[whatwg] Status bars and progress indicators

Matthew Thomas mpt at myrealbox.com
Thu Sep 23 05:37:36 PDT 2004

On 23 Sep, 2004, at 1:55 PM, Matthew Raymond wrote:
> ...
>>>    The root of the problem is that if you can't use basic  
>>> application widgets, will people even use HTML for web applications?
>> That would have been an interesting question to ask in 1989, before  
>> people began using HTML for Web applications despite being unable to  
>> use many basic GUI controls.
>    The fact that WHAT WG even exists undermines this argument.

Not really, because What-WG didn't exist in 1989, or even 1999, and  
people continued creating Web applications regardless.

> Clearly, there is demand for new features and markup to improve the  
> basic capabilities of web applications. The problem is not that you  
> can't make web applications. The problem is that web applications  
> should not be limited to what you can do in HTML4.

That's great, but it's nothing to do with whether or not people will  
"even use HTML for web applications". UAs need not make their  
interfaces completely molestable in order to attract application  
authors. And some interface restrictions are necessary, and probably  
will always be necessary, in order to countervail the increased  
likelihood of people running code that they have not properly  

(This is nothing particularly shocking. Microsoft have been decreasing  
the extent to which the interface of Internet Explorer can be subverted  
since version 5.5 SP1 four years ago.)

> ...
>    Which begs the question: "Why can't we have signed HTML-based web
> applications?"

You can: serve them over HTTPS. But whether you sign your applications  
that way or any future HTML-specific way, it is my personal opinion  
that signatures would be a lousy way of offering security. People would  
repeatedly be interrupted by an unpalatable choice between running an  
application in low-security mode or not being able to run it at all.  
And they would have scant evidence on which to make that choice even if  
they bothered thinking about it.

(Related: <http://mpt.phrasewise.com/2003/11/11>.)

>> ...
>>> <progressmeter value="86%">(86 %)</progressmeter>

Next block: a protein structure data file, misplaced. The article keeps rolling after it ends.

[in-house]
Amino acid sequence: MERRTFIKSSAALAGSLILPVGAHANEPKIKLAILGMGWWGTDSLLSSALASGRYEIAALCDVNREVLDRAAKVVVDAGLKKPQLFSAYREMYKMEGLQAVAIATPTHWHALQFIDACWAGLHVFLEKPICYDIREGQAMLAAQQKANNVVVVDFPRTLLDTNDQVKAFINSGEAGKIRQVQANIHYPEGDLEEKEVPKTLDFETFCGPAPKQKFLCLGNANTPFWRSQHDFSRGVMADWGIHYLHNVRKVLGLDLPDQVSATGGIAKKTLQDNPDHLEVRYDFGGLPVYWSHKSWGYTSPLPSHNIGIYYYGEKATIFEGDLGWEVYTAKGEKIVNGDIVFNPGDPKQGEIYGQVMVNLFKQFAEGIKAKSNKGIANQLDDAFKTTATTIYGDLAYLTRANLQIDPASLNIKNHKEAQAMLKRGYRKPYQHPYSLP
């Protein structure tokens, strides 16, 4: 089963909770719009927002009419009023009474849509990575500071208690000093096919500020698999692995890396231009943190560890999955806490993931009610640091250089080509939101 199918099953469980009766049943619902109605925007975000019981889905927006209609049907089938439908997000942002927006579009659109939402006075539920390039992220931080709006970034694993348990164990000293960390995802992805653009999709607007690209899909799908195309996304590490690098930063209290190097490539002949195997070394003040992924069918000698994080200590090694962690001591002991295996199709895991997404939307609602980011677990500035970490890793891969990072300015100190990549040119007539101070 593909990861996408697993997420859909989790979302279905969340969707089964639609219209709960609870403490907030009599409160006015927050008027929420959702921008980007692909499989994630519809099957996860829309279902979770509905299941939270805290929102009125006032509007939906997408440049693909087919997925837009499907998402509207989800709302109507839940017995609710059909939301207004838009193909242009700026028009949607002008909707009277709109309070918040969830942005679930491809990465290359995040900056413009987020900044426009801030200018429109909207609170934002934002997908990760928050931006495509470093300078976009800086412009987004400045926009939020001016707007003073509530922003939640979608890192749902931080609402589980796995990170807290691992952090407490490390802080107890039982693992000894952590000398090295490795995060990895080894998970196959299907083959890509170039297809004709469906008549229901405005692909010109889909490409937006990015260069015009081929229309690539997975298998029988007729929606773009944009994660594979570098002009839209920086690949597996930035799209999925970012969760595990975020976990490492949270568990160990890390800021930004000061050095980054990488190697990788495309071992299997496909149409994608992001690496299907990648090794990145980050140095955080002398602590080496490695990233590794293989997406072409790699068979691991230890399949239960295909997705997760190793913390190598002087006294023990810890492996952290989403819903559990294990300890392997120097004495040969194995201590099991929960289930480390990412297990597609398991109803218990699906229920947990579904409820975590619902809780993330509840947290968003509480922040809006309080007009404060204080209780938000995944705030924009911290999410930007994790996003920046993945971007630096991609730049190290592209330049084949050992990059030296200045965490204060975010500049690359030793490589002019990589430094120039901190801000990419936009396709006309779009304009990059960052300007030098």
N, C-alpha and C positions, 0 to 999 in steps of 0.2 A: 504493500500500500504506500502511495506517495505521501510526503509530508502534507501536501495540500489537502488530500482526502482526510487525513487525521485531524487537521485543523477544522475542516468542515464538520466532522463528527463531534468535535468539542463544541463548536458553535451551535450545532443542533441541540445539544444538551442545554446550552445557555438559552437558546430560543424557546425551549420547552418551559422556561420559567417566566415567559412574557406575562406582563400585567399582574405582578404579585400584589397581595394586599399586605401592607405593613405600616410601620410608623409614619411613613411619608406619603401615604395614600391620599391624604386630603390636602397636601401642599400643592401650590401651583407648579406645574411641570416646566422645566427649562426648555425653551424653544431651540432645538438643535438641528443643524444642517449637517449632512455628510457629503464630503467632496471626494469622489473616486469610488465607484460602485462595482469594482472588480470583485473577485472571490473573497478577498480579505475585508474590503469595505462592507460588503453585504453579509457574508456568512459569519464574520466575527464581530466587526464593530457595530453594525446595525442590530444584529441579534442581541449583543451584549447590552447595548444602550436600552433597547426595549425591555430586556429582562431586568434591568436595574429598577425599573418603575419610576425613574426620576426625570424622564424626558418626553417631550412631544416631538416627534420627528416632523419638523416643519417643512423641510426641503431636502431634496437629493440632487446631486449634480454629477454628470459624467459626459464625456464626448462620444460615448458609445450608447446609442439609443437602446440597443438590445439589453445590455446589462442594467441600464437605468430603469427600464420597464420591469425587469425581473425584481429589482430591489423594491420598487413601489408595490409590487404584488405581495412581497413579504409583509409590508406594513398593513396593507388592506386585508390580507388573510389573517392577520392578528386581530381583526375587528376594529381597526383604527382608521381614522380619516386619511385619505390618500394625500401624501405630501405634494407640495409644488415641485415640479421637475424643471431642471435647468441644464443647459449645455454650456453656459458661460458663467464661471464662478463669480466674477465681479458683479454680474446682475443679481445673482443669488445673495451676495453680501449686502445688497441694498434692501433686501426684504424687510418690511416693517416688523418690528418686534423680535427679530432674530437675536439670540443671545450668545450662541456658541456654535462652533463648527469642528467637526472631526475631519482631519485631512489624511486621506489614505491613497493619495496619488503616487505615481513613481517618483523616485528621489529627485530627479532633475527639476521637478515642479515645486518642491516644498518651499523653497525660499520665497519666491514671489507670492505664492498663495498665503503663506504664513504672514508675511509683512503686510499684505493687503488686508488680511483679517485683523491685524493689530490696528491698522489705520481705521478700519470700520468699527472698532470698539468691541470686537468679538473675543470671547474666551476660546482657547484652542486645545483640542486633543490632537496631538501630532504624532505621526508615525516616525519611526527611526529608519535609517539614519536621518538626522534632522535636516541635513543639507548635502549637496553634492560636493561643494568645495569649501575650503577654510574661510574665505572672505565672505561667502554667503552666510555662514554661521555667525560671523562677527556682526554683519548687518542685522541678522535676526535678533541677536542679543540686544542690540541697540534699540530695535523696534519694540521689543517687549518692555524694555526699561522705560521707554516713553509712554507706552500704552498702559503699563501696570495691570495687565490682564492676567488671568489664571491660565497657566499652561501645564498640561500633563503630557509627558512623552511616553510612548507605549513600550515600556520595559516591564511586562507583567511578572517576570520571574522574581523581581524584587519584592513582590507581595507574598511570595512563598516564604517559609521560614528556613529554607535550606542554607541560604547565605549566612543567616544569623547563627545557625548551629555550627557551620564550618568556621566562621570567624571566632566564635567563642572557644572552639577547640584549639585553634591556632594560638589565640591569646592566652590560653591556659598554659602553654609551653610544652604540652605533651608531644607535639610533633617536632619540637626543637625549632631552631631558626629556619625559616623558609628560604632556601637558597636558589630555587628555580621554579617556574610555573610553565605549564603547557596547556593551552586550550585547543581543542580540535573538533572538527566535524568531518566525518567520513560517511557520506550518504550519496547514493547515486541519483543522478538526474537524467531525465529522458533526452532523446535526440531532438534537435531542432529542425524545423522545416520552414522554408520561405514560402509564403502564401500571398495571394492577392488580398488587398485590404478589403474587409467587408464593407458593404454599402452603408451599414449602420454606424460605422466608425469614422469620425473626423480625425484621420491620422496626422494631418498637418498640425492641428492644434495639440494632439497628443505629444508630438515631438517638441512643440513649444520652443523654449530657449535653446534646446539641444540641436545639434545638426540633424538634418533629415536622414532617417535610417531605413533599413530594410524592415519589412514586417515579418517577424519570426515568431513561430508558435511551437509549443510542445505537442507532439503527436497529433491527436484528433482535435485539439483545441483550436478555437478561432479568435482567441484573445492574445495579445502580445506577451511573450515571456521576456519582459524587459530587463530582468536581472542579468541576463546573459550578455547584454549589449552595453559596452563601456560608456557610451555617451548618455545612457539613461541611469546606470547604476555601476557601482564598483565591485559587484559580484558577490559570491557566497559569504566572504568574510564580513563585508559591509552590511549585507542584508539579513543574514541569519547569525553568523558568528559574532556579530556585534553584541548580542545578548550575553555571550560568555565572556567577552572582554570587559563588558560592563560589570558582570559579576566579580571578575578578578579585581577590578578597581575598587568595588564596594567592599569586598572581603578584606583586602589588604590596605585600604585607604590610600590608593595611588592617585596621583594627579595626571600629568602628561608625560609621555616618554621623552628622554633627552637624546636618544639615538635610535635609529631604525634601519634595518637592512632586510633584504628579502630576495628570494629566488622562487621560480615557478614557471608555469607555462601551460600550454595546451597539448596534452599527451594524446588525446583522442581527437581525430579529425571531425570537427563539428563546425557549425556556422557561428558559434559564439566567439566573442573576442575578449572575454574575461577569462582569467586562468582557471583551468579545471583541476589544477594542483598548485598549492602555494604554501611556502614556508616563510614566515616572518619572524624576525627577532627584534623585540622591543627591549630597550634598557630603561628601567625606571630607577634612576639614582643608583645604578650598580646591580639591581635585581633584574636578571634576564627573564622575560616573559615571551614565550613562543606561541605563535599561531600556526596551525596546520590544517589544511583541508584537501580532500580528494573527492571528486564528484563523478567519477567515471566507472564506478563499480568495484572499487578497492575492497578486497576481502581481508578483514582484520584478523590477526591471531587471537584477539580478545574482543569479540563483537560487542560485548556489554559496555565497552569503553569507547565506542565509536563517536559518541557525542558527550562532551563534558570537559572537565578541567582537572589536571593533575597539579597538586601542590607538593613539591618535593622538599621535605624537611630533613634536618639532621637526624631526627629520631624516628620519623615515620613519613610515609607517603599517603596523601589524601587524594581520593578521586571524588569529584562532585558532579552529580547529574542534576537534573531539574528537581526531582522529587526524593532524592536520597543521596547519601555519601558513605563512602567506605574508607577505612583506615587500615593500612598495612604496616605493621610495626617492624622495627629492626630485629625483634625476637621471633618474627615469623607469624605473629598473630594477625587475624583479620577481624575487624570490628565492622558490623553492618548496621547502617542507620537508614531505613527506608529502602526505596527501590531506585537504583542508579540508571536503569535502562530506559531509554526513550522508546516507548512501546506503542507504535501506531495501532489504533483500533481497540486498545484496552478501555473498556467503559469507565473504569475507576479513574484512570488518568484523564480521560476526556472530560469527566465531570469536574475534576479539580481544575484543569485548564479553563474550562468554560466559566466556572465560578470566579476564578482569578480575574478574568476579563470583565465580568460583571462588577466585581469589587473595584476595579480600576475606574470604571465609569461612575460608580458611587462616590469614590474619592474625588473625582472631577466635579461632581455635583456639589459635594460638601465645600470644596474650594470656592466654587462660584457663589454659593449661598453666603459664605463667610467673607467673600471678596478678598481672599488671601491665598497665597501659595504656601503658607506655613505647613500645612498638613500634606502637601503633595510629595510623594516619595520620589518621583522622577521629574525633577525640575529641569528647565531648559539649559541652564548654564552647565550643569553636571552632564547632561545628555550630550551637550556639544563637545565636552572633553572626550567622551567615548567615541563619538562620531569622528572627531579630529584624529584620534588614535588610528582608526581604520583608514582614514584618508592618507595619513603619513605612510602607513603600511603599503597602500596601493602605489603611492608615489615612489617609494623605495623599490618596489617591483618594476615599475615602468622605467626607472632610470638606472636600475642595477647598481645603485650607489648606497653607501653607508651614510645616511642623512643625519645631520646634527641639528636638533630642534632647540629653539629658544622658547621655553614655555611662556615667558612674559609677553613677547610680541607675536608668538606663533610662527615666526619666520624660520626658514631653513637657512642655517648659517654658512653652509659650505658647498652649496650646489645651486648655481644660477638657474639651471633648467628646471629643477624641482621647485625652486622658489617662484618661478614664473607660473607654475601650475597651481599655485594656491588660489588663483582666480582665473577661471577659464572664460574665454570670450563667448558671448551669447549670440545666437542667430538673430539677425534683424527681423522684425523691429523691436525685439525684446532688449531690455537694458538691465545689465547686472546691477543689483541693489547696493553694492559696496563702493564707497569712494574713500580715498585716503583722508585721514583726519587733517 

> ...
>    As opposed to the author having to wonder how each UA is going to
> parse the child text. Or were we going to define in detail how to parse
> the text?

That could be specified if necessary. It took me only two sentences  

>>> ...
>>>    Second, using a property to determine the value allows you to  
>>> forget about child elements when you don't want the bar to be seen  
>>> or don't care about graceful degradation:
>>> <progressmeter value="86%"/>
>> I tried that argument with <scale> earlier, and lost.
>    Please provide a link and some details, as I am not entirely sure  
> what you mean. What I was able to find of <scale> was significantly  
> more complicated than <input type="range">.

Apologies: I was thinking of my alternative <datepicker> syntax.  
000875.html> There as here, it would be hard for authors to test that  
they'd done the fallback correctly, so they'd be more likely not to  
bother even when they should.

> ...
>> All those should work (assuming the "gage" misspelling was corrected),
>    Both spellings are correct, according to  
> http://dictionary.reference.com. What do you find so compelling about
> the longer, less phonetic spelling?

I had never encountered any other spelling. Thanks.

>> with the exception of "14 Percent", which I can't imagine anyone  
>> using instead of "14 %". The parsing is simple: if there's only one  
>> number in the contents, treat it as a percentage if "%" is present  
>> and as a decimal fraction otherwise. And if there's more than one  
>> number in the contents, treat the first two numbers as a fraction.
> <gage><img src="fourteen_percent.gif"></gage>

Invalid: you're missing alt=, which should contain the value in  
parseable format otherwise it'll be inaccessible. Well done for  
requiring a clarification of "in the contents", though: "in the  
contents (including any alternate text of child elements)". (Example  
#4792 of why alt= shouldn't have been an attribute in the first place.)

> <gage>14 x 1/100</gage>

Fails the laugh test.

> <gage>Points (Max. 100): 14</gage>

That wouldn't work, but it'd be immediately obvious that it wasn't  
going to work as soon as the author viewed the page.

> <gage>14 Percentile</gage>

Ditto. (And all the uses of "percentile" I've ever seen have been too  
important to hide inside a gauge in the first place, e.g. ranking of  
schools where people get fussed about the last percentage point.)

> <gage>[*******                                    ]</gage>

Inaccessible. (Wow, I had no idea my syntax was going to be so good at  
encouraging accessible markup.)

>    Why waste time creating rules for a parser to address all this when  
> we can stick in one attribute to solve this.
> ...

For reliable backward compatibility.

Matthew Thomas

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